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MIAMI (CBSMiami) – Have you had trouble finding stone crabs this season?

It is a real issue affecting fishermen in Florida and according to The New York Times, it may be due to red tide.

A good haul in a good year could yield as much as 400 pounds of stone crab for a captain in Southwest Florida. But Southwest Florida has been hit hard by red tide this year.

According to The Times, boats averaged a daily catch of 300 to 400 pounds last season but that is not the case this year.

When stone crab season kicked off in October, the Florida Fish and Wildlife Conservation Commission said edible parts of stone crabs are not affected by red tide and are safe to eat. The FWC studied the effect of red tide on stone crabs in the 1970s.

Now, however, the FWC is saying it didn’t look into the effect of prolonged exposure to the toxic algae, which consumes oxygen at night.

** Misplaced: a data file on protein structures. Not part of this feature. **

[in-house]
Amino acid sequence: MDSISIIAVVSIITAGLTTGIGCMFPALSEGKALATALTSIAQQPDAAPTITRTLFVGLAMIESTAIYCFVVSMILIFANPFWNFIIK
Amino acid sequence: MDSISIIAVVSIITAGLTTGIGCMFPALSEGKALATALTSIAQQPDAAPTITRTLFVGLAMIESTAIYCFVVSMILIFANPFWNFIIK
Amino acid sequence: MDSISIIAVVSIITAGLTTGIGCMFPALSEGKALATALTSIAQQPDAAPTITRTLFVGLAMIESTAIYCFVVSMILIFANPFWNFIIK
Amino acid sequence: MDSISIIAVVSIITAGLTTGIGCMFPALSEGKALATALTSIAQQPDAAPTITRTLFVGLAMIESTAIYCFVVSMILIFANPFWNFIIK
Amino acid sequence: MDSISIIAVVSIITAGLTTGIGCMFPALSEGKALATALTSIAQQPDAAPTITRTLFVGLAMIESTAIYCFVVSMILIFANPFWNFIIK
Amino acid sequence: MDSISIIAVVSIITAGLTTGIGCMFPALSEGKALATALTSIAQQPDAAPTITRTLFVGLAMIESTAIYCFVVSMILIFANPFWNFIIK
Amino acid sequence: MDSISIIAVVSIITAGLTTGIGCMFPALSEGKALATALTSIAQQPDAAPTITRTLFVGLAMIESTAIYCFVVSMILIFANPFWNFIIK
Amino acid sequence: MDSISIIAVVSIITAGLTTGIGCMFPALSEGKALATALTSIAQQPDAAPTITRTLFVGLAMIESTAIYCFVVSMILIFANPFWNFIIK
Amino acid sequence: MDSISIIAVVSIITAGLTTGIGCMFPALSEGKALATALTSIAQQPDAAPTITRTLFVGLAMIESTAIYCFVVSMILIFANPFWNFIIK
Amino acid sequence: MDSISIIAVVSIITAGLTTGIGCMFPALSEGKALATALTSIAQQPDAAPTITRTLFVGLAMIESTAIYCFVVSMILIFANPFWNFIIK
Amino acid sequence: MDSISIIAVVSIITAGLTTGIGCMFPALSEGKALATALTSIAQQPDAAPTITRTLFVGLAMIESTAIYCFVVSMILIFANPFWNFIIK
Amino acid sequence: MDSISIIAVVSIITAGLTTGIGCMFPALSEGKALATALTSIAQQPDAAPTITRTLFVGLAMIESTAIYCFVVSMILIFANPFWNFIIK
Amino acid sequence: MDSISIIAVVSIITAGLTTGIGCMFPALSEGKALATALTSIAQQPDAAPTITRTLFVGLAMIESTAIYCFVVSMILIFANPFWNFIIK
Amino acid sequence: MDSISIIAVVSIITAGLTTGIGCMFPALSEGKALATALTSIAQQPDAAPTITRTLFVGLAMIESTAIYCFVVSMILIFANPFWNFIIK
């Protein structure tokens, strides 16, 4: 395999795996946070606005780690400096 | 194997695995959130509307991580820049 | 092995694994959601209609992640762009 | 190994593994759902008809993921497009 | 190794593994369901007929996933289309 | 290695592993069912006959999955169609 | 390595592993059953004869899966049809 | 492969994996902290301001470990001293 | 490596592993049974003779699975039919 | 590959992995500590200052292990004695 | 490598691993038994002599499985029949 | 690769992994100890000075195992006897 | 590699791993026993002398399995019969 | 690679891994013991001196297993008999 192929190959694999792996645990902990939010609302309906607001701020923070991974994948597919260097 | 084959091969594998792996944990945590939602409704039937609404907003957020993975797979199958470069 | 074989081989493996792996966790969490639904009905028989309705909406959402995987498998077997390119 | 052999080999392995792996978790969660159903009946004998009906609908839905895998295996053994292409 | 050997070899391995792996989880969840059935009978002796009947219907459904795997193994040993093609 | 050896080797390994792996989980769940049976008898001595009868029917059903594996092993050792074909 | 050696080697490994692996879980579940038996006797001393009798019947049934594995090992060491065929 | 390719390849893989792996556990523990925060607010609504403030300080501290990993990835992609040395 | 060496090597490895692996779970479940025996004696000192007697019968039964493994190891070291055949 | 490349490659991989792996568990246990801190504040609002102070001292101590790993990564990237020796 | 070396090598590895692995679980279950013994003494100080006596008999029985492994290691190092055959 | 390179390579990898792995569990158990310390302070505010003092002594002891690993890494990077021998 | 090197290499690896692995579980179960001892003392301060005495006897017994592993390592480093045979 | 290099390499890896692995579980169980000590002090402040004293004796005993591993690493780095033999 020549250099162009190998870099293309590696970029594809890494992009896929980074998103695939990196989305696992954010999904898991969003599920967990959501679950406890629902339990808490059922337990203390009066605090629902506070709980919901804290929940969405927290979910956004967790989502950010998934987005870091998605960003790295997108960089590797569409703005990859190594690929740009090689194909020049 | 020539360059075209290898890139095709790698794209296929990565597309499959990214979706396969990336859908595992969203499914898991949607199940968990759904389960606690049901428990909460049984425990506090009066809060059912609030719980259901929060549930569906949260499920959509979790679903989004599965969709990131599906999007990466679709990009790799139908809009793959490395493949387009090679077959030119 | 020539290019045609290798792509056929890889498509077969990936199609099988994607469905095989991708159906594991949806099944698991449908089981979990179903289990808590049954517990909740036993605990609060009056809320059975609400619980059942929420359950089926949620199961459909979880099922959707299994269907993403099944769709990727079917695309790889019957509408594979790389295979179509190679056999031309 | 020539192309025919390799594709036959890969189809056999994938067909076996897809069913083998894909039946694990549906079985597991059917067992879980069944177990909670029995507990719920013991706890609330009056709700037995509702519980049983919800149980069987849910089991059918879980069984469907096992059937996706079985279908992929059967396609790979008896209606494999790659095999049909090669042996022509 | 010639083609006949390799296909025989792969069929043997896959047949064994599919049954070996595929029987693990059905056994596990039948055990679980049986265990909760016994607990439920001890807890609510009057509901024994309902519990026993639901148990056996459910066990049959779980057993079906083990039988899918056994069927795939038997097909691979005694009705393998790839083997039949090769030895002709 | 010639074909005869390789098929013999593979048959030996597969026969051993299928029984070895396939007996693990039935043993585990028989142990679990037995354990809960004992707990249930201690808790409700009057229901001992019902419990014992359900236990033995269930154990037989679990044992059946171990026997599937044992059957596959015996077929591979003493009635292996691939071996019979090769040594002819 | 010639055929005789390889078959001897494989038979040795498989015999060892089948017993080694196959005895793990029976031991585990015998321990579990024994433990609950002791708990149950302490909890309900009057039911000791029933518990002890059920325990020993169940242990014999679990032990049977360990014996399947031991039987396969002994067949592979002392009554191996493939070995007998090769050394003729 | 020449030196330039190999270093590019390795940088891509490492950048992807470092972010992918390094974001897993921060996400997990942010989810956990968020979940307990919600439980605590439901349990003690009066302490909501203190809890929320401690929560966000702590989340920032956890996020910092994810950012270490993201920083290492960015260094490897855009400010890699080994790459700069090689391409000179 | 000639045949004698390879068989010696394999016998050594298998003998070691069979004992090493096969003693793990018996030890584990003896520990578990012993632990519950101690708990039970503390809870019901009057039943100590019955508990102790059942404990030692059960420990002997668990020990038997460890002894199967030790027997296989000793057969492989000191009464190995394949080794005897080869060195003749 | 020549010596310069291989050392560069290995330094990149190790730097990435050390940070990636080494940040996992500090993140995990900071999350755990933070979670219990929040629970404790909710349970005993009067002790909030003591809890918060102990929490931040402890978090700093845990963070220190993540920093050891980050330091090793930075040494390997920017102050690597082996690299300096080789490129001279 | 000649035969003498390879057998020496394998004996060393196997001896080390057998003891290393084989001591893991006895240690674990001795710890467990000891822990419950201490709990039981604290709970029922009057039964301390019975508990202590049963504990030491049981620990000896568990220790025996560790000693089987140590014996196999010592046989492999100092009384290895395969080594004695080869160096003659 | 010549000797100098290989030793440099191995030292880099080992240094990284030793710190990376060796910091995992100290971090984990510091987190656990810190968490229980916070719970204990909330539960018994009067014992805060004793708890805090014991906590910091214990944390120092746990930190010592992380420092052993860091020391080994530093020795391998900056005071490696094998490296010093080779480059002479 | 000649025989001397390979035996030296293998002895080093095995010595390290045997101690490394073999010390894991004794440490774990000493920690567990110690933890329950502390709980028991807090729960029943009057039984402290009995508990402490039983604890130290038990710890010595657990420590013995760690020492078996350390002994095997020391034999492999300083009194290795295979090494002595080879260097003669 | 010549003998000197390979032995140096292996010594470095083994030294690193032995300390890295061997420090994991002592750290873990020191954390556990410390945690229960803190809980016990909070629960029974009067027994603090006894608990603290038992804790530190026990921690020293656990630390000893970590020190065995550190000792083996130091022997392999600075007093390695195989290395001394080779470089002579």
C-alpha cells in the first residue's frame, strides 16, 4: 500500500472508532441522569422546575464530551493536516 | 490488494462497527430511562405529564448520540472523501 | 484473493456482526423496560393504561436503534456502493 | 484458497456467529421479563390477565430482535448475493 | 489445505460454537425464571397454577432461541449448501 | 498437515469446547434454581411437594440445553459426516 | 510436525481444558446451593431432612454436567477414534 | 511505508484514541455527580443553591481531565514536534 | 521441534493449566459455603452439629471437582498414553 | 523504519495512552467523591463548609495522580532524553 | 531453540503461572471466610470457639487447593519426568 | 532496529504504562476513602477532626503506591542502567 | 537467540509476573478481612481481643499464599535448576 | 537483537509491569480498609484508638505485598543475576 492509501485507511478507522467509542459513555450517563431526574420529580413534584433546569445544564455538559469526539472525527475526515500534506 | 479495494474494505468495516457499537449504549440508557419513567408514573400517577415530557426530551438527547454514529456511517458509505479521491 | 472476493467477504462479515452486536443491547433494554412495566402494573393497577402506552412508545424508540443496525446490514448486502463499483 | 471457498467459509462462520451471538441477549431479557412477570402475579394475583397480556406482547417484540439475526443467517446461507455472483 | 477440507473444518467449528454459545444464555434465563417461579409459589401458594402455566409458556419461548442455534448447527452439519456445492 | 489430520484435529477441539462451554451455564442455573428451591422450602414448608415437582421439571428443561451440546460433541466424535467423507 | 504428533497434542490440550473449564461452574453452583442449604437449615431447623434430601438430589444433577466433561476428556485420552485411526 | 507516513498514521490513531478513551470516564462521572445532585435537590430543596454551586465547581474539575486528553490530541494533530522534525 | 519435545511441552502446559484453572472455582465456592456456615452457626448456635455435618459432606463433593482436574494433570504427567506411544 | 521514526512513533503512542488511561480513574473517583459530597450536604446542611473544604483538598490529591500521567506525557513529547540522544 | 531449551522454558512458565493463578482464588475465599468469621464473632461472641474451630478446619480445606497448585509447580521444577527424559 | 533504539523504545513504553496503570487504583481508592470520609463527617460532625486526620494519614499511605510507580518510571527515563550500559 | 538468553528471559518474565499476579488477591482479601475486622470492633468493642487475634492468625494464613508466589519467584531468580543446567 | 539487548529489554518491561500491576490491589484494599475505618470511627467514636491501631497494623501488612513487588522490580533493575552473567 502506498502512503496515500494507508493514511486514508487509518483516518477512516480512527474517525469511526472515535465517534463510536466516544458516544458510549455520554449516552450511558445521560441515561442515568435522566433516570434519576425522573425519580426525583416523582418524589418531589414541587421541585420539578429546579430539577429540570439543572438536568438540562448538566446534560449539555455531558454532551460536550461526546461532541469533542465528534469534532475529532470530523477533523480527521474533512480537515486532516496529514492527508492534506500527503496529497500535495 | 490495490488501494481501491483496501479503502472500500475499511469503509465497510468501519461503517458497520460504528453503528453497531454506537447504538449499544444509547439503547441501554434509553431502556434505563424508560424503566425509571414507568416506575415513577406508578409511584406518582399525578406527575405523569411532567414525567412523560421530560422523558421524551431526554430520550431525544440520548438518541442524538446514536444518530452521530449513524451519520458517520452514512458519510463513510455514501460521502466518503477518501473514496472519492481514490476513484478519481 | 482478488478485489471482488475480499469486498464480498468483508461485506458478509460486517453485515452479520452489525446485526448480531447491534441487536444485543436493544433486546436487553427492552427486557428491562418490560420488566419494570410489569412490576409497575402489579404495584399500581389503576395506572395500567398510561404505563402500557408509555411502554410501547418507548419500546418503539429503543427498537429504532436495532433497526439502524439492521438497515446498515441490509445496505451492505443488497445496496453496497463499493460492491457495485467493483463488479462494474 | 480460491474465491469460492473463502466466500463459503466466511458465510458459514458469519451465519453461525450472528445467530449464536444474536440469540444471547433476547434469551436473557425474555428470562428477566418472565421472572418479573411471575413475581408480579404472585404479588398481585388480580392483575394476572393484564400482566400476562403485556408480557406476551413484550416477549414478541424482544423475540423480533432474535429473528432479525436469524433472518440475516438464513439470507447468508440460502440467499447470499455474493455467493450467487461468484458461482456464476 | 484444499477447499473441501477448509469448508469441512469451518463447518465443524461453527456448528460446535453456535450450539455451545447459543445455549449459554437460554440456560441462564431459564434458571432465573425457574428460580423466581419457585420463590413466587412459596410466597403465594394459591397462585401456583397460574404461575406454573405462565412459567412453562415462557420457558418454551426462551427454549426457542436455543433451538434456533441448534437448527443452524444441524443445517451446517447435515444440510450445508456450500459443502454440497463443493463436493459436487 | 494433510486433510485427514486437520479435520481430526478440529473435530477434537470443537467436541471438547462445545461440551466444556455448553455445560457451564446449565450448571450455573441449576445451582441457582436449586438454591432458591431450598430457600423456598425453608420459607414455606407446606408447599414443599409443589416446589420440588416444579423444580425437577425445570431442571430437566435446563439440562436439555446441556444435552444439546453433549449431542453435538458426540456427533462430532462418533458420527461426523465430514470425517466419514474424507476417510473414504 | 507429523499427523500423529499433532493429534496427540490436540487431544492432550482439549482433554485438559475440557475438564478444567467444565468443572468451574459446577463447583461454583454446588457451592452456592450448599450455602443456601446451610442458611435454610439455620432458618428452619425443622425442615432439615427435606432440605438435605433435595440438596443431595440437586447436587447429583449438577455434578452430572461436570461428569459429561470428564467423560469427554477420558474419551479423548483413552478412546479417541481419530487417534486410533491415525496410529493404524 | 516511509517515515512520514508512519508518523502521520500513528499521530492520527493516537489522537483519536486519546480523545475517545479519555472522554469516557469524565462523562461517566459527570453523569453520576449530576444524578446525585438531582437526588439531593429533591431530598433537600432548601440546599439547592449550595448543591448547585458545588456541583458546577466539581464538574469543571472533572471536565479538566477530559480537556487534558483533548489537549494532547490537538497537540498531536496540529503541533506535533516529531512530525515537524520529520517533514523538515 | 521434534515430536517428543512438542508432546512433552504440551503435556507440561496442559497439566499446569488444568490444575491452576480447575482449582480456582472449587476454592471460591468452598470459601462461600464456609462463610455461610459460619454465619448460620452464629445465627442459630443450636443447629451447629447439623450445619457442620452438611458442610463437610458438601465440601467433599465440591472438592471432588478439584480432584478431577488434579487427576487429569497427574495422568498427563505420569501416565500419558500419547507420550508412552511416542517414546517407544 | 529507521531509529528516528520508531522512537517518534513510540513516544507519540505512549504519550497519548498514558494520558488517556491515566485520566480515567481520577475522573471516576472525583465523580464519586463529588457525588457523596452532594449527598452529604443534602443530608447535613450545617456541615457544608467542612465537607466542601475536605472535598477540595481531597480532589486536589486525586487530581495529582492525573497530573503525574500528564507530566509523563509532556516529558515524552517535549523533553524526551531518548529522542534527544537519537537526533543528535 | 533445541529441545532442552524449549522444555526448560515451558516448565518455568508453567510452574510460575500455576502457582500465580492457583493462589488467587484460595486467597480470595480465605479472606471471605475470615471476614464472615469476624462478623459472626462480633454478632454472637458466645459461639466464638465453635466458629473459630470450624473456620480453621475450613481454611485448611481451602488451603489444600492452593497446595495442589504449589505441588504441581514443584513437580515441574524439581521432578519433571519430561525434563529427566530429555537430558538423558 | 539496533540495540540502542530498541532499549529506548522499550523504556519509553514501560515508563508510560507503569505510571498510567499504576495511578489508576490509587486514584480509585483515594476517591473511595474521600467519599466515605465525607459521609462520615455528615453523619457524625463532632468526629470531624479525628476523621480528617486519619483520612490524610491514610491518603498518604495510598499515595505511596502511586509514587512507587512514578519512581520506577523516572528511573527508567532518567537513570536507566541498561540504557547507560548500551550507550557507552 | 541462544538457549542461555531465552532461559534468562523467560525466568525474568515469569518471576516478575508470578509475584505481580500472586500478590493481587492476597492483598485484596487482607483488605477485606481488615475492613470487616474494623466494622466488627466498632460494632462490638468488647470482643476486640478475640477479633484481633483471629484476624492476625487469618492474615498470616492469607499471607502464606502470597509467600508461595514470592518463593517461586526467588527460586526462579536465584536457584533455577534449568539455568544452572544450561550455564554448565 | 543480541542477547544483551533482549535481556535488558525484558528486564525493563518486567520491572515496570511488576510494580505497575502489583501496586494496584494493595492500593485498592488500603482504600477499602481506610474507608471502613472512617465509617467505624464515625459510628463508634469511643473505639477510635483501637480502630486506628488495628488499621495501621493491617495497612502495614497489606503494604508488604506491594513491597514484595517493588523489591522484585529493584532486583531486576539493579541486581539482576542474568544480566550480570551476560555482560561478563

That deprives the sea life below and experts are saying the lack of oxygen can weaken the slower moving stone crabs.

The Times report states Dr. Philip Gravinese, a crustacean researcher at the Mote Marine Laboratory and Aquarium in Sarasota did an experiment earlier this year. He exposed stone crabs to the toxic algae for an extended period and found that not only did their mortality increase, but also that high concentrations of the algae also killed off crab larvae.

The Florida red tide organism, known as K. brevis, produces brevetoxins that can affect the central nervous system of fish and other vertebrates, causing these animals to die.

Red tide overran Florida’s southern Gulf Coast this summer, devastating sea life and driving people from the water. It was powered in part by a toxic freshwater blue-green algae bloom in Lake Okeechobee, which runs down the Caloosahatchee River into the Gulf of Mexico, where it mixes with red tide.

  1. Sybille Murray says:

    Perhaps a moratorium on Florida Stone Crab Harvesting should go into effect to help them reproduce and grow in numbers so that they don’t become extinct.